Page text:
Even through the image we downloaded was in the correct qcow2 format we still are able to use this command as an effective copy and ensures that the target file is qcow2 irrelevant of the format downloaded.

Create a Cloud-Config file

We will need to customize the image at first boot. We mentioned before that the cloud systems are normally limited to key based authentication over SSH. This means that we cannot use a username and password.We will either need to inject SSH keys or set the password for the default user. We will also take the opportunity to set the host name. We will create a text file, this file must start with #cloud-config

password: Password1
chpasswd: { expire: False }
ssh_pwauth: True
hostname: proxy1

For my test systems I usually use the same password, but of course you can choose a password that suits your security requirements. The file is self-explanatory but we need to copy this across as on ISO file to be used when the system boots. We will use the command cloud-localds for this. If this package is not installed, you can add it with:

$ sudo apt install cloud-init-tools

Once installed we can create the ISO file proxy1.iso in the images directory from the text file cloud.txt:

$ sudo cloud-localds /var/lib/libvirt/images/proxy1.isocloud.txt

We now have two disks for a virtual machine that we willcreate, proxy1.img and proxy1.iso. We are ready to import these disks to the QEMU/ KVM virtual machine now. We can use either virt-install or virt-manager to do this. For ease of instruction, we will make use of the command line and the virt-install comand.

Creating the Virtual Machine

As we mentioned before the great feature of these cloud images is the ability to run a virtual machine very quickly, no installation is required. We just need to import the disk image and combined with the cloud config ISO file the image will be customized allowing password authentication. We will use virt-install from the CLI to do this. If needed you can install the package with the following command:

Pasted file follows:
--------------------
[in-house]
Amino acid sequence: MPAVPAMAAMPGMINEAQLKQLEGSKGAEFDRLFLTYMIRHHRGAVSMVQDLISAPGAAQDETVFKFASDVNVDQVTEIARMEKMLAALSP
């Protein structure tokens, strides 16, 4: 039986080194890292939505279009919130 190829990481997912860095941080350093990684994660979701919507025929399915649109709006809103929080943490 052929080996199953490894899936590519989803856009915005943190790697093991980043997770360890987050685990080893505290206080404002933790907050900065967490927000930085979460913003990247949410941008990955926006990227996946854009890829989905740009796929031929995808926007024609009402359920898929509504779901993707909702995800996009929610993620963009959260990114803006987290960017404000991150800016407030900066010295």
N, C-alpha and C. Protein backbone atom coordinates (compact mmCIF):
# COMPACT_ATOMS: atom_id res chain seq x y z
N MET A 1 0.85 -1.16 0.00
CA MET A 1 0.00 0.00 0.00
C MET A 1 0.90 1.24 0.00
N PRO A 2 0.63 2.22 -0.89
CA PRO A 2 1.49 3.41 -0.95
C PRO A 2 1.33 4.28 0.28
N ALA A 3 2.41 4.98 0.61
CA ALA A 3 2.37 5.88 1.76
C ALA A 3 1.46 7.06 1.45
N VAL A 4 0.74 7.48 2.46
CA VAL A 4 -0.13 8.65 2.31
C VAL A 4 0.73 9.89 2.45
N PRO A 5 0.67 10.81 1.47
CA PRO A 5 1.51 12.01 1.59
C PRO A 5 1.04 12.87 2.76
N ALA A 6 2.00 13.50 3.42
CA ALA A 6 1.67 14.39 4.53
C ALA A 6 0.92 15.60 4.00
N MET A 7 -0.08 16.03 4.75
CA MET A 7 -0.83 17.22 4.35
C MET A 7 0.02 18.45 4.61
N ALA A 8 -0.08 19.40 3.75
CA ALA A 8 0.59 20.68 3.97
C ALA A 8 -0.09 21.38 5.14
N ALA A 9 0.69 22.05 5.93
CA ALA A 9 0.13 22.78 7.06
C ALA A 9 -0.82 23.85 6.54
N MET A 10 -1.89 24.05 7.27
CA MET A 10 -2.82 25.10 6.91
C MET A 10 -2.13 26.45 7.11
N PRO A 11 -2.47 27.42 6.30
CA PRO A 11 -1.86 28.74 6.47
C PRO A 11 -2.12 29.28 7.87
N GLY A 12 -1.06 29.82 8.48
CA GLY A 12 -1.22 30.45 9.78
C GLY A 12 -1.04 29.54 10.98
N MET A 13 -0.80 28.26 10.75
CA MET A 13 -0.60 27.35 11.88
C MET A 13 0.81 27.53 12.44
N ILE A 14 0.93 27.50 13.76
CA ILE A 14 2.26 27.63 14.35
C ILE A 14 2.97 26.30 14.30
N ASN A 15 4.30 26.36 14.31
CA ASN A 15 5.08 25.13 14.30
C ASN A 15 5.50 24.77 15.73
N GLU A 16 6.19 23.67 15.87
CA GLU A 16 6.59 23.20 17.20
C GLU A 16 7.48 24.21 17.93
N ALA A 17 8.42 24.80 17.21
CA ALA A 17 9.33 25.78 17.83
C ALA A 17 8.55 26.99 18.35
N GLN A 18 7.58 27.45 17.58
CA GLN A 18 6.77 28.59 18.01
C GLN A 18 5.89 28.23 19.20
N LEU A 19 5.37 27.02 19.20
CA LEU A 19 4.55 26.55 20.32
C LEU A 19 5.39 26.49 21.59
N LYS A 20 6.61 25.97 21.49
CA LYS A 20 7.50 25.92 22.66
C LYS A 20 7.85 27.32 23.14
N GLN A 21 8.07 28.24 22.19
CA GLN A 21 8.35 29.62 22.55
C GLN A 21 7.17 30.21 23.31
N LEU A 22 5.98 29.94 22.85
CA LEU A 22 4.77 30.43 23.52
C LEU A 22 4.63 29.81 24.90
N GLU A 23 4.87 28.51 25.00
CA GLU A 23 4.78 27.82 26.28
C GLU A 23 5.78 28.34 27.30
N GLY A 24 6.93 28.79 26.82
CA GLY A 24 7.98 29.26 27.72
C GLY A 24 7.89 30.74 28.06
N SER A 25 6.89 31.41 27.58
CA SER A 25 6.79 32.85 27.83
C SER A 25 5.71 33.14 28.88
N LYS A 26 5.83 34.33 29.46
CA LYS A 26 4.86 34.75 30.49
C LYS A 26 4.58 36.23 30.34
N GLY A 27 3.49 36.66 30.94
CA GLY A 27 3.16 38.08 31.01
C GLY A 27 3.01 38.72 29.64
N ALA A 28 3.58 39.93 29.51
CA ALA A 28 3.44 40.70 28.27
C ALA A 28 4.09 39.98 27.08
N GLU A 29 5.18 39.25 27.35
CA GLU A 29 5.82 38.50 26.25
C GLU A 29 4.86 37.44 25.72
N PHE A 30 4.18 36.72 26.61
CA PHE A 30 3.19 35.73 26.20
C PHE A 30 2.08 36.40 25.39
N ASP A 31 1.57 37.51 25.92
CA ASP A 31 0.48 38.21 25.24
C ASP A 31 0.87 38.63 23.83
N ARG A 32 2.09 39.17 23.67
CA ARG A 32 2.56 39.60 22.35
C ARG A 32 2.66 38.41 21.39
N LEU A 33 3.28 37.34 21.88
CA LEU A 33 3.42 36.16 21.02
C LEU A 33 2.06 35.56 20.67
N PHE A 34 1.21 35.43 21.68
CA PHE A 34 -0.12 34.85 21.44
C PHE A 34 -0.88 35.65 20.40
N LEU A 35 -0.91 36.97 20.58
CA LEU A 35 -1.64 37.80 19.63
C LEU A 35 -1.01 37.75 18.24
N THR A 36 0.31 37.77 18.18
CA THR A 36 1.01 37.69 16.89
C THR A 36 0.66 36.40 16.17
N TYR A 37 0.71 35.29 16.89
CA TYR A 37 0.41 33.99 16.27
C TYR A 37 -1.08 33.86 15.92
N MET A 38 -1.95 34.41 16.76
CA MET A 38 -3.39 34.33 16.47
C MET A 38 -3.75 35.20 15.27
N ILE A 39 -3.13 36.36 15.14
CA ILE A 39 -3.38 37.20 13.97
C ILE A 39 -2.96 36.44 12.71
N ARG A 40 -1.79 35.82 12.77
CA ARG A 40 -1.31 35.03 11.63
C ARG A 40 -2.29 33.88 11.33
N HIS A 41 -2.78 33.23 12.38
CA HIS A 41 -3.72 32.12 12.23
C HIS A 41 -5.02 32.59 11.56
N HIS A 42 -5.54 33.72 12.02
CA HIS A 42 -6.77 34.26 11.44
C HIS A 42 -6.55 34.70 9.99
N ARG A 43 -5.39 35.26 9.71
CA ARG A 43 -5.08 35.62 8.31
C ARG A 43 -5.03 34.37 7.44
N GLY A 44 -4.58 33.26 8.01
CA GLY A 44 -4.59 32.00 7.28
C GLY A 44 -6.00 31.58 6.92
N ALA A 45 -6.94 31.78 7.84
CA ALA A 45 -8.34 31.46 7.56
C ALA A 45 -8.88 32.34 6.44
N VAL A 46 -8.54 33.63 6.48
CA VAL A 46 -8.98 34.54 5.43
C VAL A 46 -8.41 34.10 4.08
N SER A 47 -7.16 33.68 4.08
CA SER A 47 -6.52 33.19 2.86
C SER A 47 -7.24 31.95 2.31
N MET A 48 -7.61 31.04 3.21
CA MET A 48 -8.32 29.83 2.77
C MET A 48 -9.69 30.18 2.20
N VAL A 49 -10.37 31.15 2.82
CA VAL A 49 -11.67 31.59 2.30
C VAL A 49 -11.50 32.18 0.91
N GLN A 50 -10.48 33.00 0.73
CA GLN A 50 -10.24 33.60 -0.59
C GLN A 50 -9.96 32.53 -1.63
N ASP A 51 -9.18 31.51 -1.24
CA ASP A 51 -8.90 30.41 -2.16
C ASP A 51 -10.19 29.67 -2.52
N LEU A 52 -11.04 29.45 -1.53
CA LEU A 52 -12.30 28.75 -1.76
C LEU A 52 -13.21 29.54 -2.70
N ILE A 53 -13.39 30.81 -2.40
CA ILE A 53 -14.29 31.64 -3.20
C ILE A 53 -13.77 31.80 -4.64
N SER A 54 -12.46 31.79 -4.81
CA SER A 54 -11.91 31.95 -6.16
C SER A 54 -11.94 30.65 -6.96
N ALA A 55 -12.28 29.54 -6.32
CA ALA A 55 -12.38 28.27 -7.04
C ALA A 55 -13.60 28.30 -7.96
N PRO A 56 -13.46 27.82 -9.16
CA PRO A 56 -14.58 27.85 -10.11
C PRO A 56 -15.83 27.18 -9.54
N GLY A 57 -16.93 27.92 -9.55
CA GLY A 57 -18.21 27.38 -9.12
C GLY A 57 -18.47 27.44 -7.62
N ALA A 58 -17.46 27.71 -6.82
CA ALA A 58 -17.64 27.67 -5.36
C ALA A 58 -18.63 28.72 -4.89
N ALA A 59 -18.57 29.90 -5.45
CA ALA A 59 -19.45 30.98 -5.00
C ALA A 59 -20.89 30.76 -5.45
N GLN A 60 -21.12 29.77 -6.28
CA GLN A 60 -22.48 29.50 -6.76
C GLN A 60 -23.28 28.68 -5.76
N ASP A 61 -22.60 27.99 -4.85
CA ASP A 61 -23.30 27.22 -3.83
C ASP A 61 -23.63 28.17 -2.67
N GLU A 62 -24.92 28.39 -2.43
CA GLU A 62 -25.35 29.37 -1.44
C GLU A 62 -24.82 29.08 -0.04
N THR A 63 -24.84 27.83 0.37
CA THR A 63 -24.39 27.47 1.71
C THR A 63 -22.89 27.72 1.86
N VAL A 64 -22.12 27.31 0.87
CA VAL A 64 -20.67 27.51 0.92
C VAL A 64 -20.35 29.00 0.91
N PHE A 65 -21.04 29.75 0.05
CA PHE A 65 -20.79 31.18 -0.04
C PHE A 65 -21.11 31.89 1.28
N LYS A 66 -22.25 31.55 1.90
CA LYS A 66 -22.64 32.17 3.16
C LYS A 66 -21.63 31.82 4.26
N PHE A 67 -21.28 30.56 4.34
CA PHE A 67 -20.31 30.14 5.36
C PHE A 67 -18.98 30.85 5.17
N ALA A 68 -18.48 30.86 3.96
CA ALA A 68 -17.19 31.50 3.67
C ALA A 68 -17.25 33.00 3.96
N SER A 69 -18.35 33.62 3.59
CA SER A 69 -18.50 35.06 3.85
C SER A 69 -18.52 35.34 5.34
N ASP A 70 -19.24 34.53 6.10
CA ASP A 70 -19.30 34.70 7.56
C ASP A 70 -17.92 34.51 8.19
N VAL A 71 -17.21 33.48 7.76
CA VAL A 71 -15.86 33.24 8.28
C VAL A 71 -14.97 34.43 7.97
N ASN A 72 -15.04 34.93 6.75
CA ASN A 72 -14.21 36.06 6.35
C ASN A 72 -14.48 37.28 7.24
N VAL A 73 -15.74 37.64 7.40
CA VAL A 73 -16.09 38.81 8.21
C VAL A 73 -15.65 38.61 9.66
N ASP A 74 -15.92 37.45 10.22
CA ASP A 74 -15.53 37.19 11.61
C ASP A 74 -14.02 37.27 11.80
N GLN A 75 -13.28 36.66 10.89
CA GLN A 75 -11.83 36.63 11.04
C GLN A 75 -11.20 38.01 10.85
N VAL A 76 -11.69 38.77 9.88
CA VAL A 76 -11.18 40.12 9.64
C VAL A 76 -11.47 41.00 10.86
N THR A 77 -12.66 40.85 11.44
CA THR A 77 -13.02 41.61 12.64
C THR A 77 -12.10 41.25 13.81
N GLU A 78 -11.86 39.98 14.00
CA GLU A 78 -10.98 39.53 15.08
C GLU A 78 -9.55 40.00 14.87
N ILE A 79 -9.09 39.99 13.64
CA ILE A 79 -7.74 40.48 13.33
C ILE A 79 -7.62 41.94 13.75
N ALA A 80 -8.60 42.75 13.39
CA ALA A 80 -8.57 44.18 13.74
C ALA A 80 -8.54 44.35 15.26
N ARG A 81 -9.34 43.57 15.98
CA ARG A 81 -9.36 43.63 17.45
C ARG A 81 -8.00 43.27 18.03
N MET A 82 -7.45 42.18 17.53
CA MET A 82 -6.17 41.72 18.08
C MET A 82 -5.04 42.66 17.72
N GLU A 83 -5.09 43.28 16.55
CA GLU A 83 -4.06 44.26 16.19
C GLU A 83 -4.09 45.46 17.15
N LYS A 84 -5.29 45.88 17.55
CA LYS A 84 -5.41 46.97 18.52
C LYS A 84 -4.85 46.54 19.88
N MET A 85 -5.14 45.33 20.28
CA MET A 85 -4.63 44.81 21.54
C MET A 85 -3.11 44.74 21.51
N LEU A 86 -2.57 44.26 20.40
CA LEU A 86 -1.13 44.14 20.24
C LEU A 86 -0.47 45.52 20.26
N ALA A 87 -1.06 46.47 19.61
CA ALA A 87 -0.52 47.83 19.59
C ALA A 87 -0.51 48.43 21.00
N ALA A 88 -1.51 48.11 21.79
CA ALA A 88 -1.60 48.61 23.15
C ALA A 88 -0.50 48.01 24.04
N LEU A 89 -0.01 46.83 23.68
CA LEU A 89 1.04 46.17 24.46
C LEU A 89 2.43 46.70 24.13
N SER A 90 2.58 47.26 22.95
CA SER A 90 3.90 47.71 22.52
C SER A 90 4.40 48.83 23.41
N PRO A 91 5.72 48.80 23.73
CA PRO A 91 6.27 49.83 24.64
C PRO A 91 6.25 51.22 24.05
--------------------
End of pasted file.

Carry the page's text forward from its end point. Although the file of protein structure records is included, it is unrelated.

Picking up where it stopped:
$ sudo apt install virtinstall

Once installed we can either create a script to import the disks or run directly from the command line. Here is an example using the disk I created previously:

sudo virt-install \
            --name proxy1\
            --memory 1024 \
            --disk /var/lib/libvirt/images/proxy1.img,device=disk,bus=virtio \
            --disk /var/lib/libvirt/images/proxy1.iso,device=cdrom \
            --os-type linux \
            --os-variant ubuntu16.04 \
            --virt-type kvm \
            --graphics none \
            --network network=default, model=virtio \

On running the command, the Virtual Machine meta-data will be created and the image will fire up. We will be connected to the console of the system. We can log in as the user Ubuntu with the password we supplied to cloud-config.

If you recall, we also increased the size of the virtual disk, we can see the result of this using the command lsblk:

$ lsblk /dev/vda
vda     252:0    0  10G  0 disk
├─vda1  252:1    0 9.9G  0 part /
├─vda14 252:14  0    4M  0 part
└─vda15 252:15  0  106M  0 part /boot/efi